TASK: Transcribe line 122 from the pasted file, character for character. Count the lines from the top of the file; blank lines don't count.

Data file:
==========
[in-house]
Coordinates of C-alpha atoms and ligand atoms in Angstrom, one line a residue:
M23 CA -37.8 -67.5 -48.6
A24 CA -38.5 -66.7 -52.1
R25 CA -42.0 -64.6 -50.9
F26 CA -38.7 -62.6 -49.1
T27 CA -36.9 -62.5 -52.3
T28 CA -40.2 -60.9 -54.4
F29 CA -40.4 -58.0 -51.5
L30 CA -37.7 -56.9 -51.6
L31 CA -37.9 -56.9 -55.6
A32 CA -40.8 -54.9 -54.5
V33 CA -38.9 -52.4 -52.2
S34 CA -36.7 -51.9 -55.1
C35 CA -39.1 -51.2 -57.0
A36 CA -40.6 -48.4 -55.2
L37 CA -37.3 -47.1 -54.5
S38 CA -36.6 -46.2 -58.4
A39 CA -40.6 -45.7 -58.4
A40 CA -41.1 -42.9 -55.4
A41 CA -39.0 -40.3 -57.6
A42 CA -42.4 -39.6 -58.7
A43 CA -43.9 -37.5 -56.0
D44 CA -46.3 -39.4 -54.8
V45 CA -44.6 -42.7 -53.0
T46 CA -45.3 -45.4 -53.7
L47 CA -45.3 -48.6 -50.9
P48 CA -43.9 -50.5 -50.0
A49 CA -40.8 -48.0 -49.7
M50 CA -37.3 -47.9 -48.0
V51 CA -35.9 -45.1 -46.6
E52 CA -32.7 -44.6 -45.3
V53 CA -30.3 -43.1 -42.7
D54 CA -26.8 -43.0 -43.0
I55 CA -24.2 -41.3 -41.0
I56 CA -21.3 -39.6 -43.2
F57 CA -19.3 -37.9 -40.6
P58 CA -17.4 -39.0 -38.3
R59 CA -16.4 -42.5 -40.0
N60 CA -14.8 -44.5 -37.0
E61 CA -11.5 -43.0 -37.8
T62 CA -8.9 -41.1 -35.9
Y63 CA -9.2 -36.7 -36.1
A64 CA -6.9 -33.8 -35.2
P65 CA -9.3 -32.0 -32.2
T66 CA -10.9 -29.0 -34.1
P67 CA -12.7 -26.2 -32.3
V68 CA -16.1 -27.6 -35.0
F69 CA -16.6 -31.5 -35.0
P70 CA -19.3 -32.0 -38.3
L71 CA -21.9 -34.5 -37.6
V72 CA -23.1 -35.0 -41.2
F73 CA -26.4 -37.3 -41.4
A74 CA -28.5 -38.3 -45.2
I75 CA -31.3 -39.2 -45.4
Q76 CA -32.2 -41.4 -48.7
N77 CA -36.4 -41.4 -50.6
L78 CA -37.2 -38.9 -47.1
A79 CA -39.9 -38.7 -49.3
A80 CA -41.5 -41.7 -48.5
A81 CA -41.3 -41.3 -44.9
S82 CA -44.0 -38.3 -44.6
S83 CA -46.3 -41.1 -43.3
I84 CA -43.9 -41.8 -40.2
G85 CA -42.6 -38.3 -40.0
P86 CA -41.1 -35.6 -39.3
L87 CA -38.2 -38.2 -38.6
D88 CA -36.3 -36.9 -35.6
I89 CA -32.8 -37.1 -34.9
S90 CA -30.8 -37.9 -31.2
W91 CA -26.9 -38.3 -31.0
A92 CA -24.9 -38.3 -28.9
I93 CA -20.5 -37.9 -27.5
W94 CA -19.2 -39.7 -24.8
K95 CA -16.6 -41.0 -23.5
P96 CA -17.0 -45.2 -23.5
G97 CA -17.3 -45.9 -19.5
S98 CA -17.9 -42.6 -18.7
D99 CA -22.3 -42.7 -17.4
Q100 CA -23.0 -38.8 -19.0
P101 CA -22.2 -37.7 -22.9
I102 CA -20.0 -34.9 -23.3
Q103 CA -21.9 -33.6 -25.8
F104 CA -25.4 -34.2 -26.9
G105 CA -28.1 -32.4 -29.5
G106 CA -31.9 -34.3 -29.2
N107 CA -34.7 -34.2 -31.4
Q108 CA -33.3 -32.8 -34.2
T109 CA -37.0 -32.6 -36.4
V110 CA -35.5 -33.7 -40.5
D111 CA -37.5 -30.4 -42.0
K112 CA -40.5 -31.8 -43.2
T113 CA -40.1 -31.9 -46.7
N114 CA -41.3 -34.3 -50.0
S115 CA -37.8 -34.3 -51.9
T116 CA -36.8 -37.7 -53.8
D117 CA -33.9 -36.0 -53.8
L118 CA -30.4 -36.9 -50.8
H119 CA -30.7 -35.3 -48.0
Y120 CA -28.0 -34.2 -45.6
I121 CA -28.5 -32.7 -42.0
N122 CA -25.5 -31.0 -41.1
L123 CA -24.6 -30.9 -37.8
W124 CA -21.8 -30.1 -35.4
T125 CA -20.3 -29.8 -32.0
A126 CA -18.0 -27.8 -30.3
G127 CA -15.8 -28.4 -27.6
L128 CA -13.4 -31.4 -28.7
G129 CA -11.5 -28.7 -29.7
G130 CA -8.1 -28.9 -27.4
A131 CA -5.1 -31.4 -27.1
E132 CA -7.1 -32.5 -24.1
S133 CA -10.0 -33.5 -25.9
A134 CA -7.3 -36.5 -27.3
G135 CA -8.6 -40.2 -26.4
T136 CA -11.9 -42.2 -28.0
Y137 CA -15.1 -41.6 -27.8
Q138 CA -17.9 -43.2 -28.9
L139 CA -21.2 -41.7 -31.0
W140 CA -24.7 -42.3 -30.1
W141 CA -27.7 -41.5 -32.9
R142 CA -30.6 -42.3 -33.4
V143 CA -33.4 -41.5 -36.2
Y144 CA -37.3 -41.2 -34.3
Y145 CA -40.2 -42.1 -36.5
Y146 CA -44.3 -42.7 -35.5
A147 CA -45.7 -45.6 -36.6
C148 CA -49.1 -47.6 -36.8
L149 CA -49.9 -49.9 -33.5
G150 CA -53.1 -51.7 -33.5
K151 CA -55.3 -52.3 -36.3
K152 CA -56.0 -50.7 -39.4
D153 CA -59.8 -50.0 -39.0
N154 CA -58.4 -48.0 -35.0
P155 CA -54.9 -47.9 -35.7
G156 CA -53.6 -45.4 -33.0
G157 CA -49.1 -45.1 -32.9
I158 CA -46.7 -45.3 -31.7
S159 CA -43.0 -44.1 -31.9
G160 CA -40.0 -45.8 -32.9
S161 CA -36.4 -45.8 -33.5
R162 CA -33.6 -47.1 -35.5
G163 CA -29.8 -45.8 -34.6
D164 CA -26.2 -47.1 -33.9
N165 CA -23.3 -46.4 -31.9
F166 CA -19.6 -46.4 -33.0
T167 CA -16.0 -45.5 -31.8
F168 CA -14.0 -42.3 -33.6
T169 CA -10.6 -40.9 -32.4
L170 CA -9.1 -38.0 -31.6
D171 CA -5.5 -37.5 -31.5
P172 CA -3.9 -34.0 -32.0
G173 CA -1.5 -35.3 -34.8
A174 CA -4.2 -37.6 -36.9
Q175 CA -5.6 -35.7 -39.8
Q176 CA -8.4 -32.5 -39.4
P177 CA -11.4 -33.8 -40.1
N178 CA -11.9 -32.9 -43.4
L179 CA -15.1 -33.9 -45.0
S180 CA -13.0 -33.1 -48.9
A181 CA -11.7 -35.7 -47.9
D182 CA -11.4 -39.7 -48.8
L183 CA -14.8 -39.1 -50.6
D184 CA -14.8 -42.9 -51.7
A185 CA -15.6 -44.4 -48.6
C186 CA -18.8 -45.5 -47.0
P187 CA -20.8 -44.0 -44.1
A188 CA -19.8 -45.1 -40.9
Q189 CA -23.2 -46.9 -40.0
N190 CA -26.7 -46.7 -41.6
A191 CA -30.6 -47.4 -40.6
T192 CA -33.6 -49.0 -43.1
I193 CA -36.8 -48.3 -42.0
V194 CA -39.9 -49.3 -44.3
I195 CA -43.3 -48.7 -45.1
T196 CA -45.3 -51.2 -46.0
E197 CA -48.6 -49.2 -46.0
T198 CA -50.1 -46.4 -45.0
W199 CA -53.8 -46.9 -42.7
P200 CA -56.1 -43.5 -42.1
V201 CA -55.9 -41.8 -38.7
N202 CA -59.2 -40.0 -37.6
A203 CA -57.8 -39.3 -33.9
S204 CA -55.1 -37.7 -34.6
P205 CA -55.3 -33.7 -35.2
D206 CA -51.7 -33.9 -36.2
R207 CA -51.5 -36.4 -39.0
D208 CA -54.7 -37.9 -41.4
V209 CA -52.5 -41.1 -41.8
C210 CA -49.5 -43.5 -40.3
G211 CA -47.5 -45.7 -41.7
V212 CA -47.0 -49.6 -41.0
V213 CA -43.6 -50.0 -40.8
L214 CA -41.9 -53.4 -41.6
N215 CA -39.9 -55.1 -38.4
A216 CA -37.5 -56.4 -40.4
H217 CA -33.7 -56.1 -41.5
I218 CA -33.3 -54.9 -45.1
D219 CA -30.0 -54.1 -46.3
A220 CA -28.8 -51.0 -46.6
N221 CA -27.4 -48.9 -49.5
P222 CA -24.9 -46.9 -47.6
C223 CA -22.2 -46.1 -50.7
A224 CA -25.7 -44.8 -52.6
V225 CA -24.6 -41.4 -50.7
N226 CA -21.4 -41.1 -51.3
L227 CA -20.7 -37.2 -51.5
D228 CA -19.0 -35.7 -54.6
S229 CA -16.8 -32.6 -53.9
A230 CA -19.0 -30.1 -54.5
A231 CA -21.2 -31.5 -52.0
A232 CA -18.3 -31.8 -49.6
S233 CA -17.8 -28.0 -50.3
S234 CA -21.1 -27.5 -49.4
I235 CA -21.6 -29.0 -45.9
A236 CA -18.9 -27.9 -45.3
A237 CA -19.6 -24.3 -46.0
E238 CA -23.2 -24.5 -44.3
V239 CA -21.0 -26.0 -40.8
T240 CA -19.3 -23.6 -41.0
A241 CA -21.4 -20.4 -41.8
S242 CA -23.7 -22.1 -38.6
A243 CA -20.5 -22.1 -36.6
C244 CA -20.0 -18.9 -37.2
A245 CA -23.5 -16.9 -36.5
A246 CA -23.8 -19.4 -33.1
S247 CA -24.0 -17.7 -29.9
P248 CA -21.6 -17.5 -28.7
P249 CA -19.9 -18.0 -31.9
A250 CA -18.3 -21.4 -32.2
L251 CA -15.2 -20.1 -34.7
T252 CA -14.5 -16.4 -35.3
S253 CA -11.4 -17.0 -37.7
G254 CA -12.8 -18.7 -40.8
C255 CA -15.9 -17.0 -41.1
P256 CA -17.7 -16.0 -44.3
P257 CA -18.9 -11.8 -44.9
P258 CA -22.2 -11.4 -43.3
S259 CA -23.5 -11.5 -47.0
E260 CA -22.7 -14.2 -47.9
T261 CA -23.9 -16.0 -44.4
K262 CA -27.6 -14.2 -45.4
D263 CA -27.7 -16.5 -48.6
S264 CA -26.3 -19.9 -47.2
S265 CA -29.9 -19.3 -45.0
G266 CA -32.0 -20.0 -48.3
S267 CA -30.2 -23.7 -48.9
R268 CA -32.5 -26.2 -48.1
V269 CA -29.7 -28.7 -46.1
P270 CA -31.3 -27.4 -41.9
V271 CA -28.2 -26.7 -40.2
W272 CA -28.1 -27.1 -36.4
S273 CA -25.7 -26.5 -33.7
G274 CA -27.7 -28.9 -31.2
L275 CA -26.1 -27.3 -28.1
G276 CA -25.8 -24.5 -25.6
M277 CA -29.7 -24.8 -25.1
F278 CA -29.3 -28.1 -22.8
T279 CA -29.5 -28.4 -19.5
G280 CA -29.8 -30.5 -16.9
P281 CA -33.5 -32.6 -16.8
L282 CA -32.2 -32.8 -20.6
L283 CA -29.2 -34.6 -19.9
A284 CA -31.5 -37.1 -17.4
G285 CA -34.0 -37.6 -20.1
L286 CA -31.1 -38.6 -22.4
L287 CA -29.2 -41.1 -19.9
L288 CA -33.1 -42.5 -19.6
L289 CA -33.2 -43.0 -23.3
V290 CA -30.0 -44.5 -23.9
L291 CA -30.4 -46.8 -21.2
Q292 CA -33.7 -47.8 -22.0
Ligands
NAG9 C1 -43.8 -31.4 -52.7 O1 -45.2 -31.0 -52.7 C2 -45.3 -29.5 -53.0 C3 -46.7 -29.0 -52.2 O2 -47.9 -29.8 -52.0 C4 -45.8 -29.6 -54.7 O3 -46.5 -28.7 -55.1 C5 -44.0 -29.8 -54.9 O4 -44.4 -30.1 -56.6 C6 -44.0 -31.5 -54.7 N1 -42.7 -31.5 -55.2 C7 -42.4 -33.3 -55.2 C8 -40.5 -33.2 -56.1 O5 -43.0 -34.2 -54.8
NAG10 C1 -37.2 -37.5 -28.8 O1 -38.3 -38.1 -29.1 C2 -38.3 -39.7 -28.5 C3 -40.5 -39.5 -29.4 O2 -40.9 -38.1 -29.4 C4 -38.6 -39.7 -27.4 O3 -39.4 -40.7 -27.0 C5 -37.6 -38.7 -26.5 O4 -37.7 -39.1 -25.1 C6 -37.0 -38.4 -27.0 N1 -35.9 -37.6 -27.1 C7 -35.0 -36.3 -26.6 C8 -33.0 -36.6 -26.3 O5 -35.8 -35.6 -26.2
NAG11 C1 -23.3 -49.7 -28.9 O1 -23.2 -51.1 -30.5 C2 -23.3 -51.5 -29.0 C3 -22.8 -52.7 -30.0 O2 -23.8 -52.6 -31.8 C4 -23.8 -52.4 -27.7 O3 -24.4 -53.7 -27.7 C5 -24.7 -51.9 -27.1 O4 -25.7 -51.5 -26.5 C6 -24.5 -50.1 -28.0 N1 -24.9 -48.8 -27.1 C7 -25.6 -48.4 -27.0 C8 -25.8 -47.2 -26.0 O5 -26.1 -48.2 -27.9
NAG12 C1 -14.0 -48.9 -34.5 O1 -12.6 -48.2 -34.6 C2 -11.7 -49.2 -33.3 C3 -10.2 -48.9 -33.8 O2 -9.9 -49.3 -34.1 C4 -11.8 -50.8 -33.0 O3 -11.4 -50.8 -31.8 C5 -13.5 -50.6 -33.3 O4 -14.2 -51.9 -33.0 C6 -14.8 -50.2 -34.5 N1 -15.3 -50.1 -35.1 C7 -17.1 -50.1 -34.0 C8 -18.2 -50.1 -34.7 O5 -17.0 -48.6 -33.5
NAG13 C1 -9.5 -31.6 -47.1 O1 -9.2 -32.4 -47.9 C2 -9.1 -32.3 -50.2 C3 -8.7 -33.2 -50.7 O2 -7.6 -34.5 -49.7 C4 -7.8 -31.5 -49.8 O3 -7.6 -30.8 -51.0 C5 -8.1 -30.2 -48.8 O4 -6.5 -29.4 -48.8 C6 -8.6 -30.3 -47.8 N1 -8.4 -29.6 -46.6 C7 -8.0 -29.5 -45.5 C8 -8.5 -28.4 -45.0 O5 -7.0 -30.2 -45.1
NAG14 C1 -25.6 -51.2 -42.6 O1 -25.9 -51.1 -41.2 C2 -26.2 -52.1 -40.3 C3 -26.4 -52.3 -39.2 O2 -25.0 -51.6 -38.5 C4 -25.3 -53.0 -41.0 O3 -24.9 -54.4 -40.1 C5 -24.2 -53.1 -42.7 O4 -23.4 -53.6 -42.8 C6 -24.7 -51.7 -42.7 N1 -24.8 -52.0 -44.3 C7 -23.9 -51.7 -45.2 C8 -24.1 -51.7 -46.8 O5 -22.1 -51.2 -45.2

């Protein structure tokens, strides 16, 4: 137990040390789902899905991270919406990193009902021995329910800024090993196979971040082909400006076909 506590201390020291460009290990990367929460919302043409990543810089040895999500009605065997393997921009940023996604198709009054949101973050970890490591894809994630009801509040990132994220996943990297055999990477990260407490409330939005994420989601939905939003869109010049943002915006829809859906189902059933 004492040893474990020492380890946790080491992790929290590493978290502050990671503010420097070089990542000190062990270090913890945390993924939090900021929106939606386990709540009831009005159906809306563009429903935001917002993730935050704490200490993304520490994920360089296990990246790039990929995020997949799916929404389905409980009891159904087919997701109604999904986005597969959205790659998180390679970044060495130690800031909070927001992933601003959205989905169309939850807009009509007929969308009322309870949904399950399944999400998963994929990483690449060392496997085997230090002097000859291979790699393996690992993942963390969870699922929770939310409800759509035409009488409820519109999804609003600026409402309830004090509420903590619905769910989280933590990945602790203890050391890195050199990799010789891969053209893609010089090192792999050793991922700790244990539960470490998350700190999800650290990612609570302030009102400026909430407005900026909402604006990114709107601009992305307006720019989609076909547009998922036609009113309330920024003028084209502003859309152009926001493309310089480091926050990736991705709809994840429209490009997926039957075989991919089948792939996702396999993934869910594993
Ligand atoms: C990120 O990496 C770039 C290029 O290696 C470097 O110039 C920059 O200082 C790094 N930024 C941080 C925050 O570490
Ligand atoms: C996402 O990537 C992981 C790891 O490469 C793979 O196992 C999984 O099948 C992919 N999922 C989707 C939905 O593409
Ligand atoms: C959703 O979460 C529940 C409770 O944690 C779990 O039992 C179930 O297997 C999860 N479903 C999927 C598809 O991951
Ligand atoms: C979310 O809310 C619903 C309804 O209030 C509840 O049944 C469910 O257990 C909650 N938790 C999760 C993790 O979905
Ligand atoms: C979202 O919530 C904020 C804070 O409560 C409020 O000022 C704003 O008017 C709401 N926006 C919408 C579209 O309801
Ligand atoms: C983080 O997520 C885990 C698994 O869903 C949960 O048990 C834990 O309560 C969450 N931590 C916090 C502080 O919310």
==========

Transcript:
R142 CA -30.6 -42.3 -33.4